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So, you want to perform regression testing in Dynamics. But what do you need to know before doing so? This article will take you through some key characteristics of Dynamics, as well as its relationship with regression testing and test automation.
Regression testing in Dynamics
Automated regression testing Dynamics
Automating Dynamics with a visual, no-code approach
If you’re using Dynamics, it’s likely to be one of your core systems. If it goes down, it might stop you being able to receive orders until you get it up and running again. That’s lost revenue.
Dynamics is an enterprise application for practically any function in customer engagement, finance, and operations—it’s a complex suite of applications. It also has frequent updates that require continuous verification of thousands of business-critical processes.
Dynamics is rarely used out-of-the-box. It involves a lot of specifications, updates, and tests.
Applications within Dynamics work together like building blocks. When organizations choose different blocks and make customizations, things change in the background. But what happens as a result?
Firstly, tests start to break. When new releases are made periodically by Microsoft, customizations and configurations are impacted.
With frequent updates to core applications, multiple customizations, and integrations to manage, Dynamics-driven organizations face a growing workload to verify business-critical processes.
Related reading: How to tackle technical debt in Dynamics with test automation
Now you know the consequences of modifications to Dynamics breaking down. To avoid this requires regression testing. But what is it?
Regression testing is defined as a type of software testing used to confirm that a recent program or code change has not adversely affected existing features. It involves taking test cases that have already been executed to ensure that existing functionalities work.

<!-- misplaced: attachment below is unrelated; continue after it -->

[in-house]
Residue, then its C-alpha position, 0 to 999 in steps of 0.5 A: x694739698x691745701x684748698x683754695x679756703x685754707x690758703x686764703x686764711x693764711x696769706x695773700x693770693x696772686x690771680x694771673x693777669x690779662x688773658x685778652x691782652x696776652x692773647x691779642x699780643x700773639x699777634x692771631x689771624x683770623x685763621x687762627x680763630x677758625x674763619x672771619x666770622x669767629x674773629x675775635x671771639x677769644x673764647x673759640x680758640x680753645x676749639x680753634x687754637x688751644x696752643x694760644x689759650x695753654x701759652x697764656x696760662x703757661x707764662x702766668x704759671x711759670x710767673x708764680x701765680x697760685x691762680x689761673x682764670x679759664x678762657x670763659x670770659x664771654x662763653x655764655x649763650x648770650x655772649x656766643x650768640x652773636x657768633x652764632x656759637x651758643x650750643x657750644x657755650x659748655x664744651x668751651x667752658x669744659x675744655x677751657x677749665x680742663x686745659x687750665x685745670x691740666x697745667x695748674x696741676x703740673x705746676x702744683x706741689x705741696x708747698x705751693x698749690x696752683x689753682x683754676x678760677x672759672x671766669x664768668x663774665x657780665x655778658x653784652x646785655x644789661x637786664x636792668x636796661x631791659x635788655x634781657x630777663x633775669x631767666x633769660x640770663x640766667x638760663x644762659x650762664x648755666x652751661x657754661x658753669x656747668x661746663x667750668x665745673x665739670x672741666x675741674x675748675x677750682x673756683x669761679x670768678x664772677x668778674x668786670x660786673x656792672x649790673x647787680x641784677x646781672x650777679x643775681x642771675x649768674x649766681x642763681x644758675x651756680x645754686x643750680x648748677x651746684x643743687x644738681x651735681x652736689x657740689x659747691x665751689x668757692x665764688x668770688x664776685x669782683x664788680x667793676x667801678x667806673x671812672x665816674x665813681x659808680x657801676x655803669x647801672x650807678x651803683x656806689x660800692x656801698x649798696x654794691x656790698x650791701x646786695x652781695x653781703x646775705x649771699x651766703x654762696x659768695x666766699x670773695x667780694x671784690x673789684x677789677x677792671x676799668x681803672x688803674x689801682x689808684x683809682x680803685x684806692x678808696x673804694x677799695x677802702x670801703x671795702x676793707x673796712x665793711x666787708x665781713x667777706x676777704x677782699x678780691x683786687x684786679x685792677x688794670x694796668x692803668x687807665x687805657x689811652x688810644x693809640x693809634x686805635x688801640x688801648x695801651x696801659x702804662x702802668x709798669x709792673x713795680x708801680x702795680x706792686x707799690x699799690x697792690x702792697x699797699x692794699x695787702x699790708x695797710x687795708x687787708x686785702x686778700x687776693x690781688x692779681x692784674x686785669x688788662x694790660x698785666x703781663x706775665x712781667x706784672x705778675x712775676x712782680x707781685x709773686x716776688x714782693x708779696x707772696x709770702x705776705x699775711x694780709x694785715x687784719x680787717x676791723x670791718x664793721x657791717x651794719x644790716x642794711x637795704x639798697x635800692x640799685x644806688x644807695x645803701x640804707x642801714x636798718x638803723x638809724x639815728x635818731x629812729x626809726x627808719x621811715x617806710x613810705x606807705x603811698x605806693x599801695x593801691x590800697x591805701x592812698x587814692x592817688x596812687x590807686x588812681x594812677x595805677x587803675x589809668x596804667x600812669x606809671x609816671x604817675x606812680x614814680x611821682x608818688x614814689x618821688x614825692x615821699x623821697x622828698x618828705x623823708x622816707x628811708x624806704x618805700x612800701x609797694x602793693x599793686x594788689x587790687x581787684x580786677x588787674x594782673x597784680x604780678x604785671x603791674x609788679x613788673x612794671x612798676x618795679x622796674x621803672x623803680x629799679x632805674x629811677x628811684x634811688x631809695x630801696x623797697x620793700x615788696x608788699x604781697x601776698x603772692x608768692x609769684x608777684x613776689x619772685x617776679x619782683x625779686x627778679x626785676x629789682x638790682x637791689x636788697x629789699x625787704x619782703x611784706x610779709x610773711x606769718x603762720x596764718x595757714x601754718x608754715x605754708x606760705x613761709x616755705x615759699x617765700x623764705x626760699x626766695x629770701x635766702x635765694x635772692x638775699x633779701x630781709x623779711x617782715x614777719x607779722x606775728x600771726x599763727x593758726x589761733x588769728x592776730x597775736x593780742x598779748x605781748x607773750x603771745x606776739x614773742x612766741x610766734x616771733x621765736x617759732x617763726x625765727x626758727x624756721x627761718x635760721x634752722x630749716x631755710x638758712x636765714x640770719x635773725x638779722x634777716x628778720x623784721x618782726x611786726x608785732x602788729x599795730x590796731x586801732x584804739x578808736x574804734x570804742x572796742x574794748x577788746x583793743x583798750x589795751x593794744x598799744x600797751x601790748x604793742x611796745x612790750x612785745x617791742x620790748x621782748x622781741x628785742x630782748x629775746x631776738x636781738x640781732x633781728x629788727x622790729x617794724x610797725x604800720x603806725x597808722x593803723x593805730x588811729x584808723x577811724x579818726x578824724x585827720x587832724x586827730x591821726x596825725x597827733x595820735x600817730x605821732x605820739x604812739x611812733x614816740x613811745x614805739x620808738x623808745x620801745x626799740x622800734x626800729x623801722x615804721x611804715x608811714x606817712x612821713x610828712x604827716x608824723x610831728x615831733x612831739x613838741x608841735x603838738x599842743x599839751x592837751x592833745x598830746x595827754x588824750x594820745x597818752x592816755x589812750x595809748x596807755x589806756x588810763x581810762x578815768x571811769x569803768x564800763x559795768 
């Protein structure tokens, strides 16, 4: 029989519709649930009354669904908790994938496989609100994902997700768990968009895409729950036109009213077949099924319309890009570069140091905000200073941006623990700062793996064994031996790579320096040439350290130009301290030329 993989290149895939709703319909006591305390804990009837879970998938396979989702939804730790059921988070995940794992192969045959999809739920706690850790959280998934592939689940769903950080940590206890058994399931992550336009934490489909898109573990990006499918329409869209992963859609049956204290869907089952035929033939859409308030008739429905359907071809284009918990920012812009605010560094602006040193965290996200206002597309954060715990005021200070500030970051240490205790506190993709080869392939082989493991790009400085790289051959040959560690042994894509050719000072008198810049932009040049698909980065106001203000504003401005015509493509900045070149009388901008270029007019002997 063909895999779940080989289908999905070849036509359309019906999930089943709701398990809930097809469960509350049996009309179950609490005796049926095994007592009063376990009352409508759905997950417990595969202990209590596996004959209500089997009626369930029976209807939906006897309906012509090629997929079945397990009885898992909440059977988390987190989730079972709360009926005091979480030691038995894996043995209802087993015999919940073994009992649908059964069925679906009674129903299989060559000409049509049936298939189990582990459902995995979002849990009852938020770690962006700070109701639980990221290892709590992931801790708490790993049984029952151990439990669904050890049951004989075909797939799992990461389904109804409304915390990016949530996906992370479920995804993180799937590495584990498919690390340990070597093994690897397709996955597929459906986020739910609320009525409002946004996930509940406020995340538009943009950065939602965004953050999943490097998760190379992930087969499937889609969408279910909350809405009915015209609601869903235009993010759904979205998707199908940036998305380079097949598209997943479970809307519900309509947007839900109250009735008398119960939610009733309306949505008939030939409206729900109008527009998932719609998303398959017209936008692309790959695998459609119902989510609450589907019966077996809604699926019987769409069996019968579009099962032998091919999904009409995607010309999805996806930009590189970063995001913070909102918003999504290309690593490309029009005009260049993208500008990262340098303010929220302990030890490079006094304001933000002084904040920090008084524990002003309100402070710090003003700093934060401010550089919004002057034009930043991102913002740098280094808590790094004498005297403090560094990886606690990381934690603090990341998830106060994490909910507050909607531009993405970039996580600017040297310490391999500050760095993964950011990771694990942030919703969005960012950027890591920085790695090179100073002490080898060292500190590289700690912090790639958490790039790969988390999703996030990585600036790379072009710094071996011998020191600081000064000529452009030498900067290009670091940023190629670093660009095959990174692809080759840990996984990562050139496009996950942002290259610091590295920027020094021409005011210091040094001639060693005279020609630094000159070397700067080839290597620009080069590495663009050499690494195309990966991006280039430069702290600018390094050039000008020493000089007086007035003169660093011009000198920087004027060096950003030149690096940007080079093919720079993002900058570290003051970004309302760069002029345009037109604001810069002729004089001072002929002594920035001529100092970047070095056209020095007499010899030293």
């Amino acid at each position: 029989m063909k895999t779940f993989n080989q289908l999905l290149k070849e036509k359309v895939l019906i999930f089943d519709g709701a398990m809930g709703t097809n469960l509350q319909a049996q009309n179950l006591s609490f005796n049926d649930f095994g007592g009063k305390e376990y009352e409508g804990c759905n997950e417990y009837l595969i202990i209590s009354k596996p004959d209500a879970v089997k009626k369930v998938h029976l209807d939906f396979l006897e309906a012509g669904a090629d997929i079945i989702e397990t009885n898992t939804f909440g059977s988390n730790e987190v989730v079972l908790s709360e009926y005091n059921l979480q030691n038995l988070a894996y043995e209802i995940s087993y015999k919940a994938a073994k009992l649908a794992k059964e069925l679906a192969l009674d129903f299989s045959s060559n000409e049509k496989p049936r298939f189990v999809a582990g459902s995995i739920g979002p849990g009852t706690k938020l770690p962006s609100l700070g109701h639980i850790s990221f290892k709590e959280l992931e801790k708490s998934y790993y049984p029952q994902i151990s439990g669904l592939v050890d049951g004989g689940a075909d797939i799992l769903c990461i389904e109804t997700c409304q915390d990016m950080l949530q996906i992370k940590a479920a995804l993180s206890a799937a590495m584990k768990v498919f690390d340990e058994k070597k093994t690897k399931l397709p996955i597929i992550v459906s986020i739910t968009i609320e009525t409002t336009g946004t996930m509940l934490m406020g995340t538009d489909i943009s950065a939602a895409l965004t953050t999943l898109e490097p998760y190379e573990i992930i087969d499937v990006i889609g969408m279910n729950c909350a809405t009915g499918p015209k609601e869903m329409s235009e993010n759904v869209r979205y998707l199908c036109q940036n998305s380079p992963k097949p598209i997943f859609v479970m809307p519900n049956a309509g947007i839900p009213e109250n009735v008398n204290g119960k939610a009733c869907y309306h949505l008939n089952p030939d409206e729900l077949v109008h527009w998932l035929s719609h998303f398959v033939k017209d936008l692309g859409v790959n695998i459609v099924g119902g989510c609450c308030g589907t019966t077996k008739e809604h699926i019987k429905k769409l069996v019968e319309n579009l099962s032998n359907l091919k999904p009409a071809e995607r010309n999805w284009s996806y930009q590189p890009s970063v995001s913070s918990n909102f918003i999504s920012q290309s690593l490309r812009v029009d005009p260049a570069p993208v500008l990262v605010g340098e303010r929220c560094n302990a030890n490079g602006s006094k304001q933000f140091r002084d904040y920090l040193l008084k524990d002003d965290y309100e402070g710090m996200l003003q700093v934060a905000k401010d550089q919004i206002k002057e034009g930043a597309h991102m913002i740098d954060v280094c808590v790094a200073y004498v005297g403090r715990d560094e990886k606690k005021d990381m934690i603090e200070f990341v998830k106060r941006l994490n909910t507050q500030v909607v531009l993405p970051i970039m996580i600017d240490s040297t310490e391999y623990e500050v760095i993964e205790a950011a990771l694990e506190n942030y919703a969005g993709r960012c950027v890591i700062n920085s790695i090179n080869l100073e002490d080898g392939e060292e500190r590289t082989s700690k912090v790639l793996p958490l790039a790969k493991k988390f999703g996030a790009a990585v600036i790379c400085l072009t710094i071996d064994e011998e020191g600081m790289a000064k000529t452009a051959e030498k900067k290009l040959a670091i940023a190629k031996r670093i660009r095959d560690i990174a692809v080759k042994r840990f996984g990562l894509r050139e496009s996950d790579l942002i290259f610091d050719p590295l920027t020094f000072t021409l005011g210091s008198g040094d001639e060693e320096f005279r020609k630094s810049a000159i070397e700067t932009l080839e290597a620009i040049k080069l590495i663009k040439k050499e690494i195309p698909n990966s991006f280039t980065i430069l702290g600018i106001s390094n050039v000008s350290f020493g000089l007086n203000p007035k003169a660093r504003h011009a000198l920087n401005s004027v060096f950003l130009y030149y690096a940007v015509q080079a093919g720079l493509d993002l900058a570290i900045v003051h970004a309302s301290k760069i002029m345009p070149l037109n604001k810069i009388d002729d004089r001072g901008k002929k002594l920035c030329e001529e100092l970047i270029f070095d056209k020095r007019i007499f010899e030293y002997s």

Regression tests can be run at any stage of the software development cycle. They form a systematic testing of critical processes, notably including integrations with other systems.
In Dynamics, this is especially relevant. Why? Because companies make a large number of integrations and modifications to it.
Overall, regression testing aims to catch bugs that may have accidentally been introduced into a new build or release. If you don’t want to make releases in Dynamics with bugs, you’ll need to regression test.
Related reading: Regression test automation strategy
The drive to become more agile and have more frequent and faster releases means that companies need to speed up testing. However, most of them are still testing manually.
Normally, manual tests are implemented by a team that have set up a list of requirements. They then manually click through a Dynamics set-up to see if the tests passed or failed. This means that testers need to know the specific Dynamics environment of the organization.
Because the world of Dynamics is fast-moving and features change all of the time, manual testing is going to take a huge amount of time and resources. Plus it’s prone to human error. This is why it makes so much sense to automate testing.
The Capgemini World Quality Report of 2021-22 says that:
“The challenge attracting the greatest response – 44% of our respondents – was a lack of professional test expertise in agile teams”.
This lack of test expertise means that developers are in demand, but what if you could bring more of your workforce into testing Dynamics and democratize the process?
Automating testing in Dynamics means that a computer can run regression tests, allowing the QA team to focus on uncovering errors outside of the usual testing paths. Consequently, it speeds the testing process up, reduces errors and protects business-critical processes.
Using a no-code, visual approach like Leapwork’s helps non-coders in your organization—people who know your specific Dynamics environment—engage in and maintain regression test automation.
It means not having to be dependent on developers to test functionalities in Dynamics. It could allow you to to let those business-driving people facilitate the automation of testing, as opposed to being dependent on technical resources to go in and figure it out.
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